In 2023, Luxembourg adopted a national screening mechanism for foreign direct investments.



Malta's FDI regime regulates transactions that must be notified to the authorities and, in some cases, will be subject to screening.


Middle East

The Middle East continues to welcome foreign investment, subject to licensing approvals and ownership thresholds for certain business sectors or in certain geographical zones.

Middle East


The Netherlands, complementing its existing sector-specific regulations, has introduced a general investment screening mechanism to enhance the protection of its national security across a broader range of sectors.



The foreign direct investment regime in Norway is subject to upcoming changes, with further changes expected to come.



The Polish FDI regime – ambiguous rules, no blocking decisions and evolving market practice.



In Portugal, transactions involving acquisition of control over strategic assets by entities residing outside the EU or the EEA may be subject to FDI screening.



The Romanian regime regarding foreign direct investment appears to have become more stable in 2023, but continues to surprise.


Russian Federation

Russian laws regulating foreign investments have been considerably amended in 2023 to extend the scope of the laws as well as to strengthen control in this sphere.

Russian Federation


The new Foreign Investments Screening Act entered into force in Slovakia on March 1, 2023.



Since May 31, 2020, certain foreign investments into Slovenian companies can be subject to foreign direct investments review. Incorporation of new companies and business units can also be screened.



Certain foreign direct investments in Spain are subject to scrutiny under the Law 19/2003 (Law on the movement of capital and foreign economic transactions and on certain measures for the prevention of money laundering). These restrictions started back in 2020 and, since then, additional formalities have been introduced, specifically by the new FDI regulation, which entered into force on September 1, 2023.



In December 2023, Sweden adopted and implemented a new FDI regime, meaning that a general FDI screening mechanism now applies in relation to investments in certain Swedish businesses.



Historically, Switzerland has been very liberal regarding foreign investments. However, there has recently been increased political pressure to create a more structured legal regime for foreign investment.



Making Türkiye an attractive investment destination continues to be a priority for the government.


United Arab Emirates

Foreign direct investment is permissible in the UAE, subject to applicable licensing and ownership conditions.


United Kingdom

The UK introduced new legislation governing FDI in 2022, which also captures domestic investment in certain sectors.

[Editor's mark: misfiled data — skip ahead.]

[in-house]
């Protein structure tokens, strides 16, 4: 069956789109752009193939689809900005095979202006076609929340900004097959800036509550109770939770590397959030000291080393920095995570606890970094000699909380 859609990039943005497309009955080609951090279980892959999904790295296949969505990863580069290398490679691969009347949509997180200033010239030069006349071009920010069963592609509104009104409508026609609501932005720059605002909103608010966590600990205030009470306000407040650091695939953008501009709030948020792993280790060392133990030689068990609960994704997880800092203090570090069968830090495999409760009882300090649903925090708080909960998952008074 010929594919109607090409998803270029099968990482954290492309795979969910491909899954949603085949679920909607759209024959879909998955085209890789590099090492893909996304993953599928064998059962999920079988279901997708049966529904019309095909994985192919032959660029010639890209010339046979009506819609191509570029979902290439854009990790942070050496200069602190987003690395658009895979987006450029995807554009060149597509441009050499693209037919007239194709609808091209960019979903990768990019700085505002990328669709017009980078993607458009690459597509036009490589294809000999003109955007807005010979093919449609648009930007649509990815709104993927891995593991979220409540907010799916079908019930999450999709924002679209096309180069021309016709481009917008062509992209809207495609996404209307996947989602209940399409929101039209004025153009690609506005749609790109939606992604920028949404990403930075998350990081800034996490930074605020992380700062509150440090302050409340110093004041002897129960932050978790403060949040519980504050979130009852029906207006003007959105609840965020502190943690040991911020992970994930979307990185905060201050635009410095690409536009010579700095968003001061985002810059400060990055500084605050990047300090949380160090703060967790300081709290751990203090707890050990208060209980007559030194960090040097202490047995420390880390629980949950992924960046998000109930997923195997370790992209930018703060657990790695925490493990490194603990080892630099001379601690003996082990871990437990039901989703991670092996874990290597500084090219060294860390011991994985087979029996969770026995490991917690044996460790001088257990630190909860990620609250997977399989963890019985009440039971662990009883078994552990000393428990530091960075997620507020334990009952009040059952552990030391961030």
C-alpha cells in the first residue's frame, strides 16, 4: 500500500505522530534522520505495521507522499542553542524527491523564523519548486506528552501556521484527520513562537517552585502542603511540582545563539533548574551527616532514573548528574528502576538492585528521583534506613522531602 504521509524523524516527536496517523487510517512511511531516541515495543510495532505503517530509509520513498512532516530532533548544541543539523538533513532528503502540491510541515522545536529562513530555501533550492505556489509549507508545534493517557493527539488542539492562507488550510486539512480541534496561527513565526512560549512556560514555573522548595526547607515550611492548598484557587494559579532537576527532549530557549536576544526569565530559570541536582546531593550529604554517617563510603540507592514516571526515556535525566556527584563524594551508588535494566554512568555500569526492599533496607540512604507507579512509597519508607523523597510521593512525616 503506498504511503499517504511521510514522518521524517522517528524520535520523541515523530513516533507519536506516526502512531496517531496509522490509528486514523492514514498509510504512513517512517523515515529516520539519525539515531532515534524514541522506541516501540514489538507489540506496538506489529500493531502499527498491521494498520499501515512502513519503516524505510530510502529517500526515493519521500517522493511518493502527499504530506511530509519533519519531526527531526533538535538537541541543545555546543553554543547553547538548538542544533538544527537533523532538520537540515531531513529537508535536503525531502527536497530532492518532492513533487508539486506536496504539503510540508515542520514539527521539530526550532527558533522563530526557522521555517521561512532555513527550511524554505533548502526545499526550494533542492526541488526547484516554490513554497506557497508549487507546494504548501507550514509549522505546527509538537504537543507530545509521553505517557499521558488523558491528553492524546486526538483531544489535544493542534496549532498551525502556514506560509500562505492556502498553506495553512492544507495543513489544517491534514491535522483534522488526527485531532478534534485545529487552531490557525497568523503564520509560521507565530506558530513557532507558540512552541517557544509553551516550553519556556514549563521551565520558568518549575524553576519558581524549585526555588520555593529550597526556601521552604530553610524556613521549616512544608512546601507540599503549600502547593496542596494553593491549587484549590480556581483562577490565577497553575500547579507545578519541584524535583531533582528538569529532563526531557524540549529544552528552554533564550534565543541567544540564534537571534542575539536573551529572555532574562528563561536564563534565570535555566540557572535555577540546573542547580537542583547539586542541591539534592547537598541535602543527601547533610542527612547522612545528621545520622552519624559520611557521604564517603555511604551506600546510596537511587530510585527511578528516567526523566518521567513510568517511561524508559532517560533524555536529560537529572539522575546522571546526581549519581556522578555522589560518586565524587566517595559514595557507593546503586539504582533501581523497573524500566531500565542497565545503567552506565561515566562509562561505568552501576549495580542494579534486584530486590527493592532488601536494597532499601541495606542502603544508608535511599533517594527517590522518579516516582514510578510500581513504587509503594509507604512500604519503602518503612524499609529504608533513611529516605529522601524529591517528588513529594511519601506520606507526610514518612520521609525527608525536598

Australia's stringent foreign investment regulations, overseen by the Treasurer and FIRB, safeguard national interests and security. The framework, including the Foreign Acquisitions and Takeovers Act 1975 and recent updates like the Australia-UK Free Trade Agreement, emphasizes transparency and accountability, with new penalties and registration requirements enhancing oversight and compliance.



While restricting the data transfer relating to national security, China issued guidelines to further optimize its foreign investment environment. 



India continues to be an attractive destination for foreign investment, ranking as the world's eighth-largest recipient of FDI in 2023.



Certain businesses related to "Specifically Designated Critical Commodities" have been designated "core" sectors subject to Japan's FDI regime, FEFTA.


Republic of Korea

The Republic of Korea continues to welcome foreign investment, with the government actively seeking to ease regulations and update the regulatory framework to be in line with global standards.


New Zealand

After a number of years of amendments under the OIA from 2018 to 2021, New Zealand has seen a period of stabilization of the overseas investment regime. However, following the recent election and change of government in New Zealand, further changes are expected to better support investments in build-to-rent housing developments.

New Zealand


Taiwan continues to promote FDI under a two-track screening mechanism for foreign and PRC investors.

New Zealand

Foreign direct investment reviews 2024: New Zealand

After a number of years of amendments under the OIA from 2018 to 2021, New Zealand has seen a period of stabilization of the overseas investment regime. However, following the recent election and change of government in New Zealand, further changes are expected to better support investments in build-to-rent housing developments.


9 min read

Kathryn Docherty and Tessa Baker (Chapman Tripp) authored this publication

The Overseas Investment Office (OIO) is the regulator responsible for the administration of the Overseas Investment Act 2005 (OIA), the statute that regulates investments in New Zealand assets by overseas investors.

The OIA sets out a consent regime in relation to investments in business assets that meet a value threshold in certain types of land and investment in fishing quotas.

In addition, investments by foreign governments or investments in businesses that are considered strategically important are also subject to a national interest assessment, which gives consideration to factors such as national security, public order, international relations, market structure and alignment with New Zealand's values and interests. Further, overseas investments in particular strategically important businesses not requiring consent are subject to the national security and public order risks management regime (NSPO) and are required to be notified to the OIO.